I just don’t deal with it by acting out anymore. I deal with it by poring over the financial data and coming up with a budget I can believe in, and by having the hard conversations with my wife, and by deciding whether I need to find a new job where my skills are appreciated. I don’t let the issue remain hanging over me, because my addict-self has warned me that it is too much.

And then, when I take the decisive action, the temptations fade away. Yes, the addict-self wanted to deal with the stress in a particular way, but he will quiet down as long as it was taken care of in some way.

Apply to Self)

If you’ve gained some sobriety in life and have decent stability, but you keep being aggravated by random spikes of temptation, maybe it’s worth considering whether this same pattern exists in you as well. Maybe your addict-self is trying to tell you that something in life is off, that a basic need of yours isn’t being met, that you’re pushing yourself too hard. And if so, you only ignore him at your own peril.

Certainly, I would never say that you should give in to your addiction, but there is a wisdom in becoming curious about what is behind the things the addiction is saying. I’ve developed a sort of annoyed-but-attentive relationship to my own addict-self. It’s complicated, but honestly, I think I’ve found a way that he and I can work together for my better future. Hopefully you can with yours as well.

You Get to Choose, Even When it Seems Impossible: Part Five

A Pattern of Power)

I have been discussing ways that we can find the willpower to fight temptation, even when our brains have been damaged by our addictions. I have covered doing all that we can to avoid even encountering our temptations, but sooner or later they will find us even so, and then we must suddenly find strength and mental reasoning that we are incapable of providing for ourselves.

This immediately suggests that we must have a strength that is beyond our own. An external strength and reasoning that will slay the dragons that we fail to overcome by ourselves.

For where two or three are gathered together in my name, there am I in the midst of them. - Matthew 18:20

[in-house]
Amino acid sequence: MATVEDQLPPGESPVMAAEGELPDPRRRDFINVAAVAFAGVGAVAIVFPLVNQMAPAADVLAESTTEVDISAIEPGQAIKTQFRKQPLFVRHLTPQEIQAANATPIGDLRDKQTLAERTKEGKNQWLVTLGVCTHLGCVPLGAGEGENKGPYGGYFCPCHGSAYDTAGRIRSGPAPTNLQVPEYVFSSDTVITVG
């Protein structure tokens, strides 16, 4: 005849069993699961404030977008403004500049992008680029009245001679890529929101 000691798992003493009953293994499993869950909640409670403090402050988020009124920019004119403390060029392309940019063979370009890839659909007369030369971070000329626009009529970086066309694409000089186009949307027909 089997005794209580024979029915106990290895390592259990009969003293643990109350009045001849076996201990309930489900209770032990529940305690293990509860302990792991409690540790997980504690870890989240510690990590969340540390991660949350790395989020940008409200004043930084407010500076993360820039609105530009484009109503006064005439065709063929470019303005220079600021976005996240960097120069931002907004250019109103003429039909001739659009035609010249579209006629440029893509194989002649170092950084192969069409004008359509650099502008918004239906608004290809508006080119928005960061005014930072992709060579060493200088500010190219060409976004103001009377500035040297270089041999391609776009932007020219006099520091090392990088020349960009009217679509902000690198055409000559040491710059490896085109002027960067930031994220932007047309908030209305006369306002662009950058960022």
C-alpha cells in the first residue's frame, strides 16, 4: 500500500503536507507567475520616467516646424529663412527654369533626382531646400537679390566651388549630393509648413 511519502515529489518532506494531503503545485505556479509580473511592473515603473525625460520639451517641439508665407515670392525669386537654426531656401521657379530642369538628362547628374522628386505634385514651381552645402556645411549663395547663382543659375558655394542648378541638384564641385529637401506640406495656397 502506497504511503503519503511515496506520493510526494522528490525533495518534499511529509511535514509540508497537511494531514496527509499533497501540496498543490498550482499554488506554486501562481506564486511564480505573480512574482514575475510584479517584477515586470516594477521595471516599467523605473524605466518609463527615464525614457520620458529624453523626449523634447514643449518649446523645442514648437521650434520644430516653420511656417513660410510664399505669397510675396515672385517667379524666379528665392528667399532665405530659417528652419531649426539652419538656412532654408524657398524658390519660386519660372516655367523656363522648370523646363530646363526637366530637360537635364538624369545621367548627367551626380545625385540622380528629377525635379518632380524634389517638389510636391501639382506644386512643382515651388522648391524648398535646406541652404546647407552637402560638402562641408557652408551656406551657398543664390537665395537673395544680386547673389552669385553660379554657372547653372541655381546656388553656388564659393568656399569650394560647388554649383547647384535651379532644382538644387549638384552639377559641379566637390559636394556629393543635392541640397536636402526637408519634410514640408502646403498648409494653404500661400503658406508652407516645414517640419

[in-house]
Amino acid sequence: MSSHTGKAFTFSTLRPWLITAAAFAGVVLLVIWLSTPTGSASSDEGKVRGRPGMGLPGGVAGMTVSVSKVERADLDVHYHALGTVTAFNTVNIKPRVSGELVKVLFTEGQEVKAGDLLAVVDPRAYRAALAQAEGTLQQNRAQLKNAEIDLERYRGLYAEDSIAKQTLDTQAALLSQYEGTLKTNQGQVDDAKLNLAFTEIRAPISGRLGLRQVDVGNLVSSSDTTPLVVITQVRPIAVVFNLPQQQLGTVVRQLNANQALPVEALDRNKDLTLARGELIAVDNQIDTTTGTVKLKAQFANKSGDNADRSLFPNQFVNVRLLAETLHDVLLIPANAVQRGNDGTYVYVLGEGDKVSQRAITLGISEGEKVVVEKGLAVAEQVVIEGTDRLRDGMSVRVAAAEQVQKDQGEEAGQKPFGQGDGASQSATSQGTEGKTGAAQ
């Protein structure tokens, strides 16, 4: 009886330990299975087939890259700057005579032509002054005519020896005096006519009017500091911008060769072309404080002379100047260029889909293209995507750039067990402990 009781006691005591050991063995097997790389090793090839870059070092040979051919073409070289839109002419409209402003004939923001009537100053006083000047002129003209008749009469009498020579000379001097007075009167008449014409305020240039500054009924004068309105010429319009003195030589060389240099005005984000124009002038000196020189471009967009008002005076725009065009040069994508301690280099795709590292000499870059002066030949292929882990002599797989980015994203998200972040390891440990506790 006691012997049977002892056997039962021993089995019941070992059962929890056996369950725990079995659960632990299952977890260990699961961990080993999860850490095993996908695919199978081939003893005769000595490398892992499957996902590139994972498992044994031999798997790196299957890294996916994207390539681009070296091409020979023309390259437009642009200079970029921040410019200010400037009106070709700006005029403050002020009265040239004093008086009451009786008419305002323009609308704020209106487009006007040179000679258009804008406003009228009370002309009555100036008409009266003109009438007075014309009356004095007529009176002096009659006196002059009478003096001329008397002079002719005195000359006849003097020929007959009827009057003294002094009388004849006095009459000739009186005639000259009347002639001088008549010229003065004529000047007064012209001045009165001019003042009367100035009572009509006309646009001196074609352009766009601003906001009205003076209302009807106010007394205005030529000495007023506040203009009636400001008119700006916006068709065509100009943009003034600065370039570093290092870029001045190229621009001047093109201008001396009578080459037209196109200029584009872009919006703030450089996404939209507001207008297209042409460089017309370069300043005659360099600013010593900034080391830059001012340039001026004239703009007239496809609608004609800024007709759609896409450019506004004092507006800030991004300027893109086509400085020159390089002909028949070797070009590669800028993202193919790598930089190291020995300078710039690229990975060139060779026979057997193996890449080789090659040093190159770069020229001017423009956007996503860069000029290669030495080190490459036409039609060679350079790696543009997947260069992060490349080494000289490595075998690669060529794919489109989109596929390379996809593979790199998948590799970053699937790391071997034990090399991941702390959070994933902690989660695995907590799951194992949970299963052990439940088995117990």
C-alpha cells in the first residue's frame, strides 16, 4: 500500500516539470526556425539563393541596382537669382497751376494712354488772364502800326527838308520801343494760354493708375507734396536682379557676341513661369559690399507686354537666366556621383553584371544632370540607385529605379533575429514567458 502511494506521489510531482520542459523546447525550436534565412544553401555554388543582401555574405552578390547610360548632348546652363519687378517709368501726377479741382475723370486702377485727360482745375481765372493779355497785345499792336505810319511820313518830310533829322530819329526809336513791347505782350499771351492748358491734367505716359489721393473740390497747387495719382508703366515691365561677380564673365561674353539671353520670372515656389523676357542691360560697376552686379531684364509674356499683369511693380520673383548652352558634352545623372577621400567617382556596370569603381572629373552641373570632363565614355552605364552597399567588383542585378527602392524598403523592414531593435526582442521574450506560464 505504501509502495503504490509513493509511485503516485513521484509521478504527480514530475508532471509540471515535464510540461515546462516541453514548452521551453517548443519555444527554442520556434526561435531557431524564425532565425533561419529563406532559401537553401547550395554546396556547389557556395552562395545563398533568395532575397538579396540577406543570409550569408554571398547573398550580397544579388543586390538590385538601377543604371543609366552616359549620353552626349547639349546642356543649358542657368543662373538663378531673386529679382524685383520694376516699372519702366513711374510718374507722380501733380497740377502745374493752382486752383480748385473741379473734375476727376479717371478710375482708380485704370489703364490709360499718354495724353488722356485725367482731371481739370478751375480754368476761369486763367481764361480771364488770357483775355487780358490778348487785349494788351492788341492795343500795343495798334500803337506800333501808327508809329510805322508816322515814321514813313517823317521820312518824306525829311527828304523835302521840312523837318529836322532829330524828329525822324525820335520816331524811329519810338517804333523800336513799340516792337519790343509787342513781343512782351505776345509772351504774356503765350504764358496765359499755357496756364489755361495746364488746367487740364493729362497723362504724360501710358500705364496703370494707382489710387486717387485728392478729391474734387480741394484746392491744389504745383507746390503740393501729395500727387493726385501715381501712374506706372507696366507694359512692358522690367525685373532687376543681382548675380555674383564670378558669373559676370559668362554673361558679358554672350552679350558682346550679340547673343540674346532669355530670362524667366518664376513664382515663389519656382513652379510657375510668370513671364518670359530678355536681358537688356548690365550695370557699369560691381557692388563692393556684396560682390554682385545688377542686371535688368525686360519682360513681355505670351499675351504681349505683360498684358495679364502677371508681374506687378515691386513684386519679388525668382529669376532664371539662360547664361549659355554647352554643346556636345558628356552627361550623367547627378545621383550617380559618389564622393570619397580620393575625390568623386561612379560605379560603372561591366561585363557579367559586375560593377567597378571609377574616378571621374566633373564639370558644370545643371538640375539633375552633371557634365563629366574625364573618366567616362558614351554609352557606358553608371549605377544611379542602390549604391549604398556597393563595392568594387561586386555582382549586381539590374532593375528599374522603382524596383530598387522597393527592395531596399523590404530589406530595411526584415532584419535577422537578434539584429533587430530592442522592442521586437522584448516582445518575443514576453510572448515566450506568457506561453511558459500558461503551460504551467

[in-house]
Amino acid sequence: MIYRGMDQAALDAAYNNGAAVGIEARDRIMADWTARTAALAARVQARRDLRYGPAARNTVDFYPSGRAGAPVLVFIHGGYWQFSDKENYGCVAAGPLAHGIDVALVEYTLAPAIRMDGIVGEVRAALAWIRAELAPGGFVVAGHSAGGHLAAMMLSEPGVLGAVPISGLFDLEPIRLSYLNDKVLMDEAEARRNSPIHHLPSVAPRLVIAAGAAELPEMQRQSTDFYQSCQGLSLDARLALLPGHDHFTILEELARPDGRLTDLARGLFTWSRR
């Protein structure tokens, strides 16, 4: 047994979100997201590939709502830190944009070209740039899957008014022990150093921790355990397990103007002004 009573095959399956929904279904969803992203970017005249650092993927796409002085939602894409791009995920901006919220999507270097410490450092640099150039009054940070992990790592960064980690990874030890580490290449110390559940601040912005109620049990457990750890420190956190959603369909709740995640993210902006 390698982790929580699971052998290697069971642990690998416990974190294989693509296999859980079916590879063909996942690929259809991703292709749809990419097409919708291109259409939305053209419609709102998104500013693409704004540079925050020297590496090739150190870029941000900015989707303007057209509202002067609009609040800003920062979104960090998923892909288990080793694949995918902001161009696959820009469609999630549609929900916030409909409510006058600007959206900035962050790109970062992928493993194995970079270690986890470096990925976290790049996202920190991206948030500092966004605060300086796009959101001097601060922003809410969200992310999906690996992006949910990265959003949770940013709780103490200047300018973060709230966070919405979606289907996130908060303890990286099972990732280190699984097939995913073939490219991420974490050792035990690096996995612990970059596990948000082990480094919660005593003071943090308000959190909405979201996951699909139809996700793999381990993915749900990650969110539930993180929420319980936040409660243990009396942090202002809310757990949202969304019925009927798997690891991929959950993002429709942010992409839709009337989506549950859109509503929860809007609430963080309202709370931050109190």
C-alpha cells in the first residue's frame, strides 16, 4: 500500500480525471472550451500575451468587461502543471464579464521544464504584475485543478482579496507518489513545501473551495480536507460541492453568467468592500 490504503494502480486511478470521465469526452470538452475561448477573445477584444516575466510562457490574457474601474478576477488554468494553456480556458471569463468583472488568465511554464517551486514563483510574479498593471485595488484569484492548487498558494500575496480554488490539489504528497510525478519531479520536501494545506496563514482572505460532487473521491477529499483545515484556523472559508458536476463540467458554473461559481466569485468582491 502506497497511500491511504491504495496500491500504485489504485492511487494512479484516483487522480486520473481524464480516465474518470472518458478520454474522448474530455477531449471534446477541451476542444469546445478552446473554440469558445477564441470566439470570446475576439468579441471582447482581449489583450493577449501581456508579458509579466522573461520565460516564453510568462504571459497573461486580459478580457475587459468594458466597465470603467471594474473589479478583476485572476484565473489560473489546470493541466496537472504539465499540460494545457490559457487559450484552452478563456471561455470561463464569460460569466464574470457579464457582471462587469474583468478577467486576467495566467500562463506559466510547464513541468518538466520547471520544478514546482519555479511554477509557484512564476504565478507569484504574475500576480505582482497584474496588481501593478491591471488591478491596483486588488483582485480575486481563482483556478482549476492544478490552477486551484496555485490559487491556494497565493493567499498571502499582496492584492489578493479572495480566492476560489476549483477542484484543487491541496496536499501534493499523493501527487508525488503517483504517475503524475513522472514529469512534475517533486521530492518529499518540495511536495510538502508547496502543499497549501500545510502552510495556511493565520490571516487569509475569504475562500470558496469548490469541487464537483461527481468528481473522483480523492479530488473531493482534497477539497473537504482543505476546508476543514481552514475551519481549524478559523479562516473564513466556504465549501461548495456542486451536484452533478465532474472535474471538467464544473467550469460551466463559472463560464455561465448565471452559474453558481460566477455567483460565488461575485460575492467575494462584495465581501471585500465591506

I can do all things through Christ which strengtheneth me - Philippians 4:13

These verses provide us a pattern for accessing just such an outer strength, a pattern that I have found most effective. In the first verse we are promised by Christ himself that when we gather together in his name, he will dwell among us. In the second verse we are told by Paul that Christ strengthens him to be able to do all things. Thus, gathering together invites Christ’s spirit, and Christ’s spirit lifts us to be able to do what we could not do on our own. This is a pattern that I have been able to make use of in my own life and I have come to value it greatly.

Group Strength)

The founders of Alcoholics Anonymous discovered that there was a special power when addicts came together as a group to lay down their burdens and encourage one another. A room full of individual failures could somehow churn out mass success. Ever since that realization, groups have sprung up all across the world and for all manner of different addiction recoveries. I, myself, regularly participate in a twelve-step group for pornography addiction, and I can attest that there really is a secret strength in numbers.

Mathematically, it doesn’t seem to make sense. As an analogy, imagine if our addiction was our debt and our resolve was our assets. Then an addict, by definition, is someone whose debt outweighs his assets, someone who is at a net negative. Now if you have ten such men, all with a net negative, and you combine them all together, what would you expect? Net negative of course! A negative plus a negative plus a negative plus a negative–and so on–can only result in a greater negative.

But, counter-intuitively, that’s just not how it works in practice. The men in my group bring all of their problems with them to the recovery group, yet somehow the group doesn’t feel weighed down by the shared burden. Instead, weight is collectively lifted up by the group and tossed aside.

The only conclusion that I can come to is that the scriptures cited above are true. When we gather together to do the holy work of refining our souls, Christ is there in our midst. We come with all our collective debts, but he has a wealth of assets, enough to compensate for all our shortcomings and more.

A Phone Call Away)

And this same strength can be called upon in moments of duress as well. We addicts have learned that we can recreate the spirit of the group with a simple phone call to another brother, right when we’re being faced by our temptation.